Fun & Misadventures

Before we left, I had all sorts of scenarios playing in my head about the things that could go wrong on this trip; illness, lost baggage, missed flights, but so far most of the frustrations in Asia have taken place pre-adventure; namely visa applications. Of all the things that I thought could go wrong, visas didn’t even make the long list, but they’ve been an ongoing challenge. Predictably, there have been some luggage and health issues too. Here’s how to avoid some of our mistakes.

Application denied

Our trip to India has been one of the greatest adventures so far in our gap year but the visa application process almost broke me. I know, broke sounds exaggerated, hyperbolic even but when we’re talking about more than a dozen attempts to complete the form, it’s the perfect word, in fact, it may be an understatement.

Let me explain….

The Indian government has attempted to make it easier for tourists to apply for a visa by offering an online service. That all sounds good all well and good until you download the document. It’s long, very long, we’re talking 20 plus pages of names, addresses and even, bank account details – at least an hour’s worth of “filling in” time per application. If you’re thinking that’s a lot of personal information the Indian government has about you, you’re right, including your parents’ name and contact details as well as your current and previous occupations. 

Before you start, you’ll need a whole lot of data at hand to complete the application and if the system times out, you’ll need to re-open it with a gagillion-character file number which can’t be copied and pasted. That’s right, you have to manually input this file number EACH and EVERY time you want to update your application. I had to redo ours 17 times, now the “broke me” reference is making sense.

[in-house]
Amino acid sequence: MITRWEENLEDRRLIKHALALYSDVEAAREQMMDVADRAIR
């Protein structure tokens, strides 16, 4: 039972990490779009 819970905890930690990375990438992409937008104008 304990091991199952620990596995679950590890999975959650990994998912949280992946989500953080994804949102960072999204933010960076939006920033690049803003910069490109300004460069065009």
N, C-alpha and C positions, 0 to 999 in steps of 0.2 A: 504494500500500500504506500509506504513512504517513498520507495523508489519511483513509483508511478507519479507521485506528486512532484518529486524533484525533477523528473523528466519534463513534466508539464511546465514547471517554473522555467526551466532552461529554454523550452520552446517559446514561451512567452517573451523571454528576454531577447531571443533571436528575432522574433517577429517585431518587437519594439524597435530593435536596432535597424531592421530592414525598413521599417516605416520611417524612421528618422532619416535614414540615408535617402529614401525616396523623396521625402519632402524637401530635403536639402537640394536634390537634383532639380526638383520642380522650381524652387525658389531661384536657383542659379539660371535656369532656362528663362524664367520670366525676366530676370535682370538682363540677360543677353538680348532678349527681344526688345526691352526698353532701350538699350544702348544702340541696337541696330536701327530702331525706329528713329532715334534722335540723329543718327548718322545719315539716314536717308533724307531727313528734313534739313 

When you eventually re-open it, make sure you double check your answers to all the YES/NO questions as previous answers may not have been saved. I learned that the hard way, submitting an application in which I answered YES to the question, am I of Pakistani heritage? I’m not, but the online application has YES as the DEFAULT answer. Not joking.

So, before you get started, make sure you have the following information handy: passport details, contact details of the tour operator/travel company you’re using (including name, phone number and address), and a JPEG copy of your passport in a sub-1MG file size. 

Occupational hazards

When it comes to India visa applications, there’s such a thing as sensitive occupations, sensitive enough to get your application rejected the first time around i.e. journalist. It happened to me. If you are a journalist just going to India for a holiday, find a truthful but creative way of describing what you do e.g. office manager, artist, even home duties if you’re also a wife/mother. 

After my online visa application was rejected, I was able to reapply in person at a visa processing centre operated by a third party i.e. not a government office. This time around, I made sure to “desensitise” my previous occupation; I went from journalist to office manager. But, I also had extra paperwork to complete (because 20 pages isn’t enough!) as well as submit bank statements and proof of income. By the way, when I asked about their data destruction policy, I got a whole of blank stares. Privacy is overrated, right?